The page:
Artificial selection

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This mixed-breed Chihuahua and Great Dane show the range of dog sizes produced by artificial selection.
Selective breeding transformed teosinte's few fruitcases (left) into modern corn's rows of exposed kernels (right).

Artificial selection is the intentional breeding of plants or animals. It means the same thing as selective breeding.

Selective breeding is a technique used when breeding domesticated animals, such as dogs, pigeons or cattle. Some of these animals will have traits that a breeder will want to preserve. The breeder will therefore select those animals to breed that have such a quality, rather than those that do not.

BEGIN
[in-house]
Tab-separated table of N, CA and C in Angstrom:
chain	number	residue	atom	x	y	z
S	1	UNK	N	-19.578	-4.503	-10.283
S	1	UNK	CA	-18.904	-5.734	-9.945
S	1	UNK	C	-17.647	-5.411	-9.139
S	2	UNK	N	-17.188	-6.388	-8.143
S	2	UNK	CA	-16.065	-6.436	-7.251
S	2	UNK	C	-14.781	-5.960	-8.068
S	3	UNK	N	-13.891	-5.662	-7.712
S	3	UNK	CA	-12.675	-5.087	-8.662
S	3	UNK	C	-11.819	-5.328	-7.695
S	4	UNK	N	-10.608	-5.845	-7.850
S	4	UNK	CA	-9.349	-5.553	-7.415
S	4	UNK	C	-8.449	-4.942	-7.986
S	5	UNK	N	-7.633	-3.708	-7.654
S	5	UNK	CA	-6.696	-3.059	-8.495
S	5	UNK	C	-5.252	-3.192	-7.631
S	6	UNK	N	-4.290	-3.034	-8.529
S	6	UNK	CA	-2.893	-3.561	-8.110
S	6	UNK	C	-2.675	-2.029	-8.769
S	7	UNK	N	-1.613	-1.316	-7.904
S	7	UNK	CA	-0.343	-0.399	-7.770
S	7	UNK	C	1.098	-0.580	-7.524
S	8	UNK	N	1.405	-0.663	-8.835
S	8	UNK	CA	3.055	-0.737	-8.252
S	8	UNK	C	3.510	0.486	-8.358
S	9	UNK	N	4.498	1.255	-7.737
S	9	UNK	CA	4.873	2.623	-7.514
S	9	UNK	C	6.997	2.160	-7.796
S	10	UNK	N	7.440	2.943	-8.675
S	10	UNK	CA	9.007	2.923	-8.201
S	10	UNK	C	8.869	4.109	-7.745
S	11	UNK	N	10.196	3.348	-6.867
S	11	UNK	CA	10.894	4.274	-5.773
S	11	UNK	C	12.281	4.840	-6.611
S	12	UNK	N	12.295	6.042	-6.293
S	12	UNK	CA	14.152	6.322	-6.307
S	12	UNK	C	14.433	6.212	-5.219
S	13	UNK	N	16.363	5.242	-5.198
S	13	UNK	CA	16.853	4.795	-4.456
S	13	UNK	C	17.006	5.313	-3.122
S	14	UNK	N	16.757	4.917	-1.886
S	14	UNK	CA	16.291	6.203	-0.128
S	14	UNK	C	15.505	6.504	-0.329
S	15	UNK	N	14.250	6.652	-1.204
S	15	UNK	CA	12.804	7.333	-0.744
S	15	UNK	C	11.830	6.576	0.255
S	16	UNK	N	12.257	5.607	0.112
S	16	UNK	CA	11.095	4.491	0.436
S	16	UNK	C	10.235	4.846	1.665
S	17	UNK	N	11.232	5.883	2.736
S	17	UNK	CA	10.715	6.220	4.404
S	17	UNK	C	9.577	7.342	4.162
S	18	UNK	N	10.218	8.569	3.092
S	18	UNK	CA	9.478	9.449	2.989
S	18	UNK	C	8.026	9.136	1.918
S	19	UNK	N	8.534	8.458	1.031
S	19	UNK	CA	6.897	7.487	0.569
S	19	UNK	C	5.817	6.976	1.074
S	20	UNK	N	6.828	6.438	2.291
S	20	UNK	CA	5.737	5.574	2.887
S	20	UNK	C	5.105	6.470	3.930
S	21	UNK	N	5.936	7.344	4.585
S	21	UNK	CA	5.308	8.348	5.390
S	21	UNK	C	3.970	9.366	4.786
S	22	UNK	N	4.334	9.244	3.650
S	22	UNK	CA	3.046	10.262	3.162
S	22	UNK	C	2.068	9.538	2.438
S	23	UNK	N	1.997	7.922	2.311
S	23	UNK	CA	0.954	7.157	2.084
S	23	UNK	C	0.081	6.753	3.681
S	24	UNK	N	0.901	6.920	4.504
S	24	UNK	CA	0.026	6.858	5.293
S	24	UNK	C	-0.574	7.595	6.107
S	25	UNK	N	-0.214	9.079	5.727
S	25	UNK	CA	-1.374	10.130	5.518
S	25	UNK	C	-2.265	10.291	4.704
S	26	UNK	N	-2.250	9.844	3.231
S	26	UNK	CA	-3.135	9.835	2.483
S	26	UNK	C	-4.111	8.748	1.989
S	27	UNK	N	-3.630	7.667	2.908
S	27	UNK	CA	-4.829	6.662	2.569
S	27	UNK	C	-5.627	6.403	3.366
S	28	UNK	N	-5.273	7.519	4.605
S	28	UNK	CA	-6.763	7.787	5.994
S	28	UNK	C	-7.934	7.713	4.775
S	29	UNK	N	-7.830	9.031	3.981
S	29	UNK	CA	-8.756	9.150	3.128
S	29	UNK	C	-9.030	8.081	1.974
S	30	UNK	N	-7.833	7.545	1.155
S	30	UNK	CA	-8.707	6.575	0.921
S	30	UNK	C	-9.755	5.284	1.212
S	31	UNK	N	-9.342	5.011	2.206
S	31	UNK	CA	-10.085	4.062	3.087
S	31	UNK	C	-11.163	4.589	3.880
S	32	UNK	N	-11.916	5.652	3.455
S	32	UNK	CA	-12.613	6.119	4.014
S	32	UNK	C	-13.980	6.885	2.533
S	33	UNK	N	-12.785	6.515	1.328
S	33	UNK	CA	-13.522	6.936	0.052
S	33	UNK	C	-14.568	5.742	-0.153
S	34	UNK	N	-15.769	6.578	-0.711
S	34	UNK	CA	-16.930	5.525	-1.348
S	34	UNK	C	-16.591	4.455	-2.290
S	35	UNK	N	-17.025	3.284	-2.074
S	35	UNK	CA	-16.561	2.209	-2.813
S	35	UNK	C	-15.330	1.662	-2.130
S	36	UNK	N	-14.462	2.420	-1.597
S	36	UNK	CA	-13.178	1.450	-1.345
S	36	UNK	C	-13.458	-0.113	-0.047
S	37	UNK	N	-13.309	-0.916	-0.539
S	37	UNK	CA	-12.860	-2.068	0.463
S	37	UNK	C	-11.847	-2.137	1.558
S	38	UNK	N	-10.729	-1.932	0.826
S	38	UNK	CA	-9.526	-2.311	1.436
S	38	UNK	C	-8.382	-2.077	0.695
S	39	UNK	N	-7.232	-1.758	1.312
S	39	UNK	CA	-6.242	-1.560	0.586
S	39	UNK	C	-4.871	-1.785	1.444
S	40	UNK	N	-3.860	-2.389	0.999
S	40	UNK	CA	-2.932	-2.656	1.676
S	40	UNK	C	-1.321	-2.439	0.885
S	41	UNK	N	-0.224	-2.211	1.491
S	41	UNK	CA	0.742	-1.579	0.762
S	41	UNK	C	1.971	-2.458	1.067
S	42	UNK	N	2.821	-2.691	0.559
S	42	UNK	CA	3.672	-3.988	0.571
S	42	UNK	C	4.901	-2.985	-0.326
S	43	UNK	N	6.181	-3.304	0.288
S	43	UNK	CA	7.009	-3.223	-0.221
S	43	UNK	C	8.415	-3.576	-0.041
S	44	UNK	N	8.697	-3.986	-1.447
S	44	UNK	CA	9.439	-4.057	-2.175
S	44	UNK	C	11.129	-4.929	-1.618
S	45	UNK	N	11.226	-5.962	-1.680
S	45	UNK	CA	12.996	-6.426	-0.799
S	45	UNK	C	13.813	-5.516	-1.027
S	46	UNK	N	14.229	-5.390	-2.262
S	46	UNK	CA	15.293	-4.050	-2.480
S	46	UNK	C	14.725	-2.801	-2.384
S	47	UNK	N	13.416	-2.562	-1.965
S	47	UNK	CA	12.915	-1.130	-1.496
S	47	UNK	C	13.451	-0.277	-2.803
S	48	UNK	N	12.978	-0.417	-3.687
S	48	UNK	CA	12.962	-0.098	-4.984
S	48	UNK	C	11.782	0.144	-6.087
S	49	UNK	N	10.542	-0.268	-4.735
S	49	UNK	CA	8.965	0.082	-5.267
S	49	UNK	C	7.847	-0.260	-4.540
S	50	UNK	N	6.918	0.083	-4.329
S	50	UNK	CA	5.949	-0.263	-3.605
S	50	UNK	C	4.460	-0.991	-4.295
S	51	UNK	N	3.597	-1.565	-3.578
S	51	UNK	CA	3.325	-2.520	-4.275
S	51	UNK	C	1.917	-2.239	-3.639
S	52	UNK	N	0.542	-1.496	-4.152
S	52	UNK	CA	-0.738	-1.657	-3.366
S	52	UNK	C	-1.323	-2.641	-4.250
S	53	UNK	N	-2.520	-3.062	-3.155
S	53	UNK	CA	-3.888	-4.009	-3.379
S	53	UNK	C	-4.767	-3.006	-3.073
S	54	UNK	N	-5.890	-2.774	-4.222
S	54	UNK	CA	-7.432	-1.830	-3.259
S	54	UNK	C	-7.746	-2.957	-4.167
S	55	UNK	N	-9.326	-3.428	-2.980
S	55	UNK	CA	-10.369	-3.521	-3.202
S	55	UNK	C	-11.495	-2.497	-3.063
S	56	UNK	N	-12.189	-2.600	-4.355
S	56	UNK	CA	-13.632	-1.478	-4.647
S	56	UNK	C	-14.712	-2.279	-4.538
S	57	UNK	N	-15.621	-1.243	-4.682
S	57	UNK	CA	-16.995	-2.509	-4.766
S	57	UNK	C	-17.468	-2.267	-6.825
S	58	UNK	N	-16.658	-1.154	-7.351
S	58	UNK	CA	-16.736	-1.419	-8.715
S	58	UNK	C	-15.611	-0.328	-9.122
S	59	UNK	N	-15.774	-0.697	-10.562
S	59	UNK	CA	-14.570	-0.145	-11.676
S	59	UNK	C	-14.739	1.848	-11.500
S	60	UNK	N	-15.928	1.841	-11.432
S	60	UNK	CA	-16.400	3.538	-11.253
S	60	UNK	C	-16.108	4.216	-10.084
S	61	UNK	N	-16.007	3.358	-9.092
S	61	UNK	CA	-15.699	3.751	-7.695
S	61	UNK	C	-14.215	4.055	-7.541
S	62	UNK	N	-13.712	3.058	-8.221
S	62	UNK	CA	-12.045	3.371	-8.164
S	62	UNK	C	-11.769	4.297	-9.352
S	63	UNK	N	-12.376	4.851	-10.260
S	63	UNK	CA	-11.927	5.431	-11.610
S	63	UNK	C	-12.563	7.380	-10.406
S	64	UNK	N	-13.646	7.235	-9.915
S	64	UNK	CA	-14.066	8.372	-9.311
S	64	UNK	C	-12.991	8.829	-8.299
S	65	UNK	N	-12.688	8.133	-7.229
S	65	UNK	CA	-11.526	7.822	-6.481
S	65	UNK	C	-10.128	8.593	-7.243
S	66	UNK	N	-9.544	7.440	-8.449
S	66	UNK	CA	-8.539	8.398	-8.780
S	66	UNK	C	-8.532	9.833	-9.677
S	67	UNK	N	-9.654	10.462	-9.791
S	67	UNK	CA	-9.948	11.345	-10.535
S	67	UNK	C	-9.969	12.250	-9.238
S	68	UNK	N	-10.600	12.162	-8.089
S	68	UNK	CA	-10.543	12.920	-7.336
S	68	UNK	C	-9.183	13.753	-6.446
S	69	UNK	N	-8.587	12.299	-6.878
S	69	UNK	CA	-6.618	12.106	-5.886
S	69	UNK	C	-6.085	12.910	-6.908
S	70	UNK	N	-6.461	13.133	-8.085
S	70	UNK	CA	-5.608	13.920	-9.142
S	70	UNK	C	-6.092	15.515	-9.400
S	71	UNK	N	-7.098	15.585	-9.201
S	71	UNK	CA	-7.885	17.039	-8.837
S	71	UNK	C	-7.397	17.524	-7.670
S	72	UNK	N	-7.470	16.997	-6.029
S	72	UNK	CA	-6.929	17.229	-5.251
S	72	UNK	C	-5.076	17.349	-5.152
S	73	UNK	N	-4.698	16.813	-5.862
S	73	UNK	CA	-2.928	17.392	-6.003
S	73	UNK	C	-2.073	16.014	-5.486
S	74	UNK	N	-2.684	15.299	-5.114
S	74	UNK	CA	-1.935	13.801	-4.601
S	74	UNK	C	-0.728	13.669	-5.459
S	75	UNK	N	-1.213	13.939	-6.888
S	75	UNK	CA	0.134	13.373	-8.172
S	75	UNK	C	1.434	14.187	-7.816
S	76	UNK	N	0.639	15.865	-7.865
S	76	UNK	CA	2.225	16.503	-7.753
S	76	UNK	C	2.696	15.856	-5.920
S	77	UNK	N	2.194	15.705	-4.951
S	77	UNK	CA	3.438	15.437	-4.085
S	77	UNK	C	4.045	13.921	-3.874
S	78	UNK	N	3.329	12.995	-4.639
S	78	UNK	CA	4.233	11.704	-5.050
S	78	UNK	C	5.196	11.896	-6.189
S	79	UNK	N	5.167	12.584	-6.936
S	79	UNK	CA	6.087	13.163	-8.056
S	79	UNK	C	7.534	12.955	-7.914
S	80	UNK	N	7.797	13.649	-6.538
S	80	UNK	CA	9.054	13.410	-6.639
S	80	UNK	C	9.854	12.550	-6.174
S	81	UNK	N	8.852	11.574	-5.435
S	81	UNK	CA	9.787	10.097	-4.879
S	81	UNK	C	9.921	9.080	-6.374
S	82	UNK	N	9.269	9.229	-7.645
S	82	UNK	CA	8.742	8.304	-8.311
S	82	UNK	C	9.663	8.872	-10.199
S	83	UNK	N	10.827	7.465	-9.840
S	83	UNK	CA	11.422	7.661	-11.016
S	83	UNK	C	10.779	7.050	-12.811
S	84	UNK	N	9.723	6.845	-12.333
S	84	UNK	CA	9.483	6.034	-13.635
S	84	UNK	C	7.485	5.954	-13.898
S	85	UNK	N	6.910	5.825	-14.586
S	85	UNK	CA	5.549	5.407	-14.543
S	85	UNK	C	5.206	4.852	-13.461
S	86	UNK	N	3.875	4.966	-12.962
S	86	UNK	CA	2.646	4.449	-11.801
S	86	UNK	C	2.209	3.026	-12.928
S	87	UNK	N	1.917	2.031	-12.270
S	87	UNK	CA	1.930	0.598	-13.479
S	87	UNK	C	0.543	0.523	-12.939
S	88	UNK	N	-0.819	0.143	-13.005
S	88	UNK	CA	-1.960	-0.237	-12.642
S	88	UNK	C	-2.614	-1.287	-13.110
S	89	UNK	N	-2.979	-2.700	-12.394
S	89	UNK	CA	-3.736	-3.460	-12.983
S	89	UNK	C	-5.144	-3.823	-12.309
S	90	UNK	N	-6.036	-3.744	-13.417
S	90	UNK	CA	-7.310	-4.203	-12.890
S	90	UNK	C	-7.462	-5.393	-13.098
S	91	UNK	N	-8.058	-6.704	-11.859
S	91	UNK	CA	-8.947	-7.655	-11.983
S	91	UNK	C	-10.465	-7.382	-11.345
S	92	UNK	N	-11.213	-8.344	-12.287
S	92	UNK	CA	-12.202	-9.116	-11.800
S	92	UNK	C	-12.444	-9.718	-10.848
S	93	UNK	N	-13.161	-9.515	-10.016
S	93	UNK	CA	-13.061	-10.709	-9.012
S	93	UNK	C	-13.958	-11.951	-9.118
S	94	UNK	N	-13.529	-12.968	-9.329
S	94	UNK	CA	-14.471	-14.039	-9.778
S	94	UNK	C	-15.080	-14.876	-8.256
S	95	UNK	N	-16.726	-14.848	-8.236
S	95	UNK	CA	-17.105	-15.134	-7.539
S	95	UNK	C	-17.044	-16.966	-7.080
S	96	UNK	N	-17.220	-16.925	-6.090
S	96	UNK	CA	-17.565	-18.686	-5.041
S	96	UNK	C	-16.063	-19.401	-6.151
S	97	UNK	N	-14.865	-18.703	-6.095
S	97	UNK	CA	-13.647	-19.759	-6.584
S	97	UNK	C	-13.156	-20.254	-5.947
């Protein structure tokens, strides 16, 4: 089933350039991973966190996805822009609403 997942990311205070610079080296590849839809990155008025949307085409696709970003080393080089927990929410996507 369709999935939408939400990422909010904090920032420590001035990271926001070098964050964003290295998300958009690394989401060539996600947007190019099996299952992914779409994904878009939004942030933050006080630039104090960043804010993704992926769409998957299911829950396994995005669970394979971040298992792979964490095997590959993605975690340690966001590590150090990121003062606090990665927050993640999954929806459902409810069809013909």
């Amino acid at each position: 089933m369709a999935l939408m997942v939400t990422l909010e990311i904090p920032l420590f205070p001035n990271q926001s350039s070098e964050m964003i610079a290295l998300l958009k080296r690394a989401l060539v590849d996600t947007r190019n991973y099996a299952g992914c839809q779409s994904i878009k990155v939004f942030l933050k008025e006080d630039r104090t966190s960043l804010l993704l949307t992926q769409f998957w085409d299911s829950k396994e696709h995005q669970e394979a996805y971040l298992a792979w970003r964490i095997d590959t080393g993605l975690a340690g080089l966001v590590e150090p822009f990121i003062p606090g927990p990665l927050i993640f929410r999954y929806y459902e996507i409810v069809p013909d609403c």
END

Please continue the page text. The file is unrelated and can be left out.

Selective breeding often leads to inbreeding, and loss of fertility. To control this, most breeds are outcrossed or backcrossed to wild-type individuals, or at least less inbred stock. This is done every so many generations: the details differ from breed to breed.

Charles Darwin used the example of artificial selection to introduce his idea of natural selection. Artificial selection may be contrasted with the process of natural selection. In natural selection, the differential reproduction of organisms with certain traits happens. This is because some variations help the organism to have better survival and reproduction. The process maintains or enhances the fitness of a population in its natural habitat.

Artificial selection may sometimes be unintentional; it is thought that domestication of crops by early humans was largely unintentional.[1]

Inbreeding is a particular kind of selective breeding, designed to produce a population which is genetically virtually identical. Such populations are rarely viable outside the laboratory.

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